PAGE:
This report provides another sobering picture of our long-term fiscal challenges.
Our actual and projected deficits are too high, swollen by the tax cuts and spending decisions of the previous decade, exacerbated by the economic crisis, and, over the longer run, enlarged by the aging of the population and the rising cost of health care.
The President and the Congress have enacted reforms that make a substantial contribution to dealing with these challenges. Caps on discretionary spending, combined with the automatic spending cuts that take effect at the start of 2013, will cut the 10-year deficits by $2 1 trillion – half of what is necessary to reduce deficits to the point where our overall debt burden starts to fall as a share of the economy. The spending sequester and the scheduled expiration of the tax cuts enacted in 2001 and 2003 provide a strong incentive for agreement on further reforms by the end of 2012. The Affordable Care Act reforms are projected to reduce the cost of providing health care for seniors substantially over the next two decades.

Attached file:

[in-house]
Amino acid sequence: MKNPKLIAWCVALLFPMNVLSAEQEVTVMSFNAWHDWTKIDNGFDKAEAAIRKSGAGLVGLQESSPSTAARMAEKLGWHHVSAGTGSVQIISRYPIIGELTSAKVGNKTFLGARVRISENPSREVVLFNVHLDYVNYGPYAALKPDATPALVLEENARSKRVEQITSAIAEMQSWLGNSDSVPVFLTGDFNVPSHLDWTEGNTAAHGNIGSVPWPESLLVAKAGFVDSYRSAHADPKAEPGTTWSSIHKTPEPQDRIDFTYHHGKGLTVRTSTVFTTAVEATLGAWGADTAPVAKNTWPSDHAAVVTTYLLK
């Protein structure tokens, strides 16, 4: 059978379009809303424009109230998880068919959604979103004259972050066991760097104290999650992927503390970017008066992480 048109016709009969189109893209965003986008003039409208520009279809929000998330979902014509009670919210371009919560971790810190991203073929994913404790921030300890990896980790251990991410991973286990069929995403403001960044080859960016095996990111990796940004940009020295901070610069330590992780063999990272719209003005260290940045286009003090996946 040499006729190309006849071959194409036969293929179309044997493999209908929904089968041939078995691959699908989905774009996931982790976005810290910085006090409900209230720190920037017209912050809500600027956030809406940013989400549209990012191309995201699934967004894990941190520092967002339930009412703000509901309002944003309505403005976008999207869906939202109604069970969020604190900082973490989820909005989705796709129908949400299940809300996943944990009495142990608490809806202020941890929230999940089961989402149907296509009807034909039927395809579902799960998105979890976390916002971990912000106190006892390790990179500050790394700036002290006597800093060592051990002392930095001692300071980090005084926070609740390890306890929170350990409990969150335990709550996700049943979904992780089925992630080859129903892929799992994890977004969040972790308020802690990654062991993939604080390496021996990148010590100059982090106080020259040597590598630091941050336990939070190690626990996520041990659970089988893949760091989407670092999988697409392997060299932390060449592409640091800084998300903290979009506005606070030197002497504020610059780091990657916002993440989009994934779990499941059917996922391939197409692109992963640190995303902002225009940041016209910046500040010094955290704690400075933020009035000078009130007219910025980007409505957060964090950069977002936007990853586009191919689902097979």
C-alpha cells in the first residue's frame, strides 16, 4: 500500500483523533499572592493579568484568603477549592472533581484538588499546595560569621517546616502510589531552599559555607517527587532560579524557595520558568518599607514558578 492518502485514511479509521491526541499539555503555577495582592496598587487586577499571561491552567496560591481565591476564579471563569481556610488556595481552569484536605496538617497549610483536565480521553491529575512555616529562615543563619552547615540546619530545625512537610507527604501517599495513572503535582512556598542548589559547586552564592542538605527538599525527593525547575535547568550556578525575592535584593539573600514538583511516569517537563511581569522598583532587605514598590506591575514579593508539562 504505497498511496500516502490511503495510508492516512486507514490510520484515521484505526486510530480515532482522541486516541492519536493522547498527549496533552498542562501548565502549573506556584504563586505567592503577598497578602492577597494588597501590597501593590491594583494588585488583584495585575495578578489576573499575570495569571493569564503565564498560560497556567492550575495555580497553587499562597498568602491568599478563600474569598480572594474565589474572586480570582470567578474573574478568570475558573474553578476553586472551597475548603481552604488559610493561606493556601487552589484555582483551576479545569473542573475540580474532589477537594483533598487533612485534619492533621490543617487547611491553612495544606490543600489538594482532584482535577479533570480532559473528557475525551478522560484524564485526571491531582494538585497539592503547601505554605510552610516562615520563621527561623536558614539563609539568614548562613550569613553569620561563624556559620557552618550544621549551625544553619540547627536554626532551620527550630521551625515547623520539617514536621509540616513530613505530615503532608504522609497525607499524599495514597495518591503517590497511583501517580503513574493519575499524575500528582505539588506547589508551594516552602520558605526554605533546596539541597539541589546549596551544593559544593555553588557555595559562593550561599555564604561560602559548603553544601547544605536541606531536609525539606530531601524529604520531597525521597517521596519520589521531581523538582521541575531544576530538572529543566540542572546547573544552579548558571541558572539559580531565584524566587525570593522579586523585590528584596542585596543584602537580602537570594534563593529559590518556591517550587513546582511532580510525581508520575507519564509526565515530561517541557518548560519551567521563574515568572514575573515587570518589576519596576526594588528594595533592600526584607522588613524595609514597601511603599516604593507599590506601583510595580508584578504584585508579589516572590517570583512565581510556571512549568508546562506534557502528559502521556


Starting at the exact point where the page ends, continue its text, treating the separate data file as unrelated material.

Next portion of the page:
Restoring fiscal sustainability will require substantial additional changes, including tax reforms to increase revenue and changes to make our entitlement programs sustainable over time. But these reforms, if done in a broad-based and balanced way and phased in over time to give Americans a chance to plan and adjust, will not impose an unfair or excessive burden on the citizens of this country.
These fiscal challenges are not, of course, the only economic challenge facing the United States. The economy is still healing from the terrible damage caused by the financial crisis. The economy has been expanding and businesses are investing and hiring, but the pace of growth has been moderate. Creating conditions for stronger economic growth will require, among other things, a substantial program of public investment combined with incentives for private investment and reforms to improve education and to help drive innovation.
-Timothy F. Geithner